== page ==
Another monetary policy instrument using bank deposits is through the central bank offering deposit facilities on which it pays interest. Such a rate will provide the lower bound of a corridor for the short term (typically overnight) interest rate, the upper bound being set by the rate at which the central bank will lend. The mechanism or rationale for this is that a bank with surplus funds will demand a higher rate from a commercial bank than they can obtain from the central bank to compensate for the increased risk.
Many commercial bank balance sheets show deposits with other commercial banks, a category that also appears on a central bank balance sheet. Central banks make advances to commercial banks as part of their monetary policy operations. The rate at which they lend determines the short term interest rate. The lending is typically in the form of repos for a fixed period, say 14 or 30 days, supplemented if necessary, by overnight operations. Central banks try to keep the overall market in a position of a shortage of liquidity, so that banks need to borrow from the central bank. The liquidity position in the market varies from day to day and month to month and central banks manage this with their lending, and possibly also deposit taking.
On rare occasions, central banks may give financial assistance to commercial banks. This may be to cover short term funding problems or longer term as part of a formal rescue.
Suppliers of imports do not generally want to be paid in your domestic currency but in their own, or in a recognised easily tradeable currency such as US dollars. Countries, therefore, need reserves of foreign currency to meet their imports and any other foreign payments, such as loan servicing. In contrast, large exporting countries tend to accumulate foreign currencies. With many economies, the foreign reserves exceed the level simply needed to meet immediate payment, and the foreign reserves become more of an investment portfolio. These assets are commonly held by the central bank, which manages the currency composition, typically US dollars, euro, and Yen, with a mixture of other currencies including those of neighbouring countries, as well as the assets in which the funds are invested. These will typically be government securities and other high-quality securities.
Many central banks include gold as part of their reserves. Some of this may be historic sentiment and also because the population still hold gold in high regard. However, a major reason for holding gold is to provide a hedge against movements in the exchange rate of the other currencies held. When the main reserve currencies, USD, Euro, and Yen fall in value, gold tends to rise in price.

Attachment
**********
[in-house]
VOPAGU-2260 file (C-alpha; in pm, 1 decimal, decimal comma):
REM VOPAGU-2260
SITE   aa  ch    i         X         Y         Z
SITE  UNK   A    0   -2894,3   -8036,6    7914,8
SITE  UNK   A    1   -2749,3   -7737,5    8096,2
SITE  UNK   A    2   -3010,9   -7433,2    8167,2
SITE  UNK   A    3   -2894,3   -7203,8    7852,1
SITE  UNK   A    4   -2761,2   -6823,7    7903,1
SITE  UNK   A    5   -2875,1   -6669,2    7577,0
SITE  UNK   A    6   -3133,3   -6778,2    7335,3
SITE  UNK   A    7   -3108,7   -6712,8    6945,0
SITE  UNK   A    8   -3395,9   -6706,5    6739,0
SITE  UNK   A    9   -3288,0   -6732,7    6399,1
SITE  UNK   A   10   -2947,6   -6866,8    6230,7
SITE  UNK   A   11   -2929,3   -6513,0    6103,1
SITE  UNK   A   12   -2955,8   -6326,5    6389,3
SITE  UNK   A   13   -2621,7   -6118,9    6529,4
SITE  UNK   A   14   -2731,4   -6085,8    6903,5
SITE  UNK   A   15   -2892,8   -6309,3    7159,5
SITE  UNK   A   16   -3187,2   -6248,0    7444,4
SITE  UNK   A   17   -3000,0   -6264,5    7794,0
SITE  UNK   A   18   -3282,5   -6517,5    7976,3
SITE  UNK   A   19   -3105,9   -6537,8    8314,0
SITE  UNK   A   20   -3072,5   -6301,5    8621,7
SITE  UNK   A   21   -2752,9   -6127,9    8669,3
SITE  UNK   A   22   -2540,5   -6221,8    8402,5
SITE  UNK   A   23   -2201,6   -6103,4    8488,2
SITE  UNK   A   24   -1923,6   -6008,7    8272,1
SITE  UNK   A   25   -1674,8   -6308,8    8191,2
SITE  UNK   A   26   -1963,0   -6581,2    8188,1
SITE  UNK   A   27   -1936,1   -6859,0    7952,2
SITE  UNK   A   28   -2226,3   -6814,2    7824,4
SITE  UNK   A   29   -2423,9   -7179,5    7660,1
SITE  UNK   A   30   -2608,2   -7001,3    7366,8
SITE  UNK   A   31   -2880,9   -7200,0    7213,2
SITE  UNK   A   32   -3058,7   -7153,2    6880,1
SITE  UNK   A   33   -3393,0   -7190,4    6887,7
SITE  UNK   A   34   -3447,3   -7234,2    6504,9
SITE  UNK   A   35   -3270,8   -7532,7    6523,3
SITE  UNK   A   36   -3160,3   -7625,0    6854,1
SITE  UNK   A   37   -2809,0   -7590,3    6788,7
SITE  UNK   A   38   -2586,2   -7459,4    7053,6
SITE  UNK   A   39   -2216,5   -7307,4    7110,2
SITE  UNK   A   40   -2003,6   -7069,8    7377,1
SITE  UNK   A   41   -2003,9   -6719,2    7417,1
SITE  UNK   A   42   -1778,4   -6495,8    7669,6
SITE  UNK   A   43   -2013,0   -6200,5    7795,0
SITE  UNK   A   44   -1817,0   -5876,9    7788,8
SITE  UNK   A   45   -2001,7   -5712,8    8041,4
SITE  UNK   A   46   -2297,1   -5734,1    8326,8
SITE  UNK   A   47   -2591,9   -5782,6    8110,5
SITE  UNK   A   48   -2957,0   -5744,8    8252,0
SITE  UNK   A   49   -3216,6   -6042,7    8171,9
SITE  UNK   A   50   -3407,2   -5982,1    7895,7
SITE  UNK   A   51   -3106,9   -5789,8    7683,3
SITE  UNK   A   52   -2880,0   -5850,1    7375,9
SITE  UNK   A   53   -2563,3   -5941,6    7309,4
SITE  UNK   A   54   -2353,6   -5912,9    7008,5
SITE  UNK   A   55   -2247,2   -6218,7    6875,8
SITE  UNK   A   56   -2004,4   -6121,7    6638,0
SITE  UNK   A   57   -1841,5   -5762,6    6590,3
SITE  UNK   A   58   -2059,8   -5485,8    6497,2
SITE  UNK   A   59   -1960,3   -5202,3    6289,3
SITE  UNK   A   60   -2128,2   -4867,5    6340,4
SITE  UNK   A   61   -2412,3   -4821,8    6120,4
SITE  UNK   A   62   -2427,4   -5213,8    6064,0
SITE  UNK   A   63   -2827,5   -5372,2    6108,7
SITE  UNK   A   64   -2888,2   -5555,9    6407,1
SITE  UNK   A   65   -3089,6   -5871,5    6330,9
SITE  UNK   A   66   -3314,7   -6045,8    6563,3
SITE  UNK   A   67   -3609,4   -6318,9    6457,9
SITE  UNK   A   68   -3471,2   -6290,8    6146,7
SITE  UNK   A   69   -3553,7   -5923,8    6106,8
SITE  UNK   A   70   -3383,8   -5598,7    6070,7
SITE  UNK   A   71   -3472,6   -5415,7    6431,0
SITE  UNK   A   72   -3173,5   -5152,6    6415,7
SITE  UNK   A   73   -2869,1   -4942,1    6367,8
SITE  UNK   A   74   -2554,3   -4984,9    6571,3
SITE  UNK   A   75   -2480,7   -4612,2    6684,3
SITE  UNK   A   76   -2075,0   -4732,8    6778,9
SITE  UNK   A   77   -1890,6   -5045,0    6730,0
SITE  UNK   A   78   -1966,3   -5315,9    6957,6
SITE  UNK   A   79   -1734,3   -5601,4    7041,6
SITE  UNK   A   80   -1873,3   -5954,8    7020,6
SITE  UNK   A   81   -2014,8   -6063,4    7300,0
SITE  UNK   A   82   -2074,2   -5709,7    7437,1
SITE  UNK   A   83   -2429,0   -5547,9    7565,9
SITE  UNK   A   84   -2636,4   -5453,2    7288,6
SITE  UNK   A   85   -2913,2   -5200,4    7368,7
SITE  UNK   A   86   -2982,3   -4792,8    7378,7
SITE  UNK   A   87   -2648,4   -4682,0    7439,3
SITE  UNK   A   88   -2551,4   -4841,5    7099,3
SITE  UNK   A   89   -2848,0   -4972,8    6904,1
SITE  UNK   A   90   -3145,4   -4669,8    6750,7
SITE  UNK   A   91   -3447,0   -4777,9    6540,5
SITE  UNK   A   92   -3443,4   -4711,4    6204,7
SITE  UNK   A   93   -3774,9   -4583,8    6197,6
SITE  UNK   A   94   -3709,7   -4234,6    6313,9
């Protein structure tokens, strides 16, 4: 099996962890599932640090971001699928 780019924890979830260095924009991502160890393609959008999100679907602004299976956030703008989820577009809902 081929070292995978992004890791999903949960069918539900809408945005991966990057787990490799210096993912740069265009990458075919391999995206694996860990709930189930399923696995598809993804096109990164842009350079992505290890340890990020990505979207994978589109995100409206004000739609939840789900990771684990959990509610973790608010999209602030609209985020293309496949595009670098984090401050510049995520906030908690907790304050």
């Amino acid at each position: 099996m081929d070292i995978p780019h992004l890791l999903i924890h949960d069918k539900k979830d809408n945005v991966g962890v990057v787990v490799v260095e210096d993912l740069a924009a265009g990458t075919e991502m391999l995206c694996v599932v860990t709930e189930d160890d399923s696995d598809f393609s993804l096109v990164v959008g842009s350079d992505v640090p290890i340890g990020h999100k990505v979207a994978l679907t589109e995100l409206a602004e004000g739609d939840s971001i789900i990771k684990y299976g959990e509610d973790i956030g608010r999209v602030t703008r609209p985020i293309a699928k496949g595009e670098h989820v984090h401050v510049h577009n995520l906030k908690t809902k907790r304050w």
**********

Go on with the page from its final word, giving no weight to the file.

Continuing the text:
The gold held by central banks is not in the form that you find in jewelers, but in the form of bars with very high purity, typically 99.9%. Such gold is called monetary gold and qualifies for inclusion in the country’s reserves as defined by the International Monetary Fund. Whilst day to day transactions in jewelers and other retail activities are typically in ounces, as evidenced by the price being quoted in ounces, central banks typically hold gold in tons.
The title of this piece refers to 4 things. The observant will have noticed that I have mentioned more than this.
I have adopted the accountant’s practice, as seen in balance sheets, of having 4 headline items and then explaining them in the notes. I hope the reader will accept this!
Accounting In Central Banks D Bholat, R Darbyshire Bank of England working paper 2016
 The term central bank is used in this article to cover central banks and similar organisations such as currency boards.
 Some banks impose a time limit on their notes and will not honour them after a certain date. Other central banks will honour all their notes.
 Any individual currency is only usable in that country. So, the supplier of your imports only wants your currency if they plan to buy items from you or invest in your country.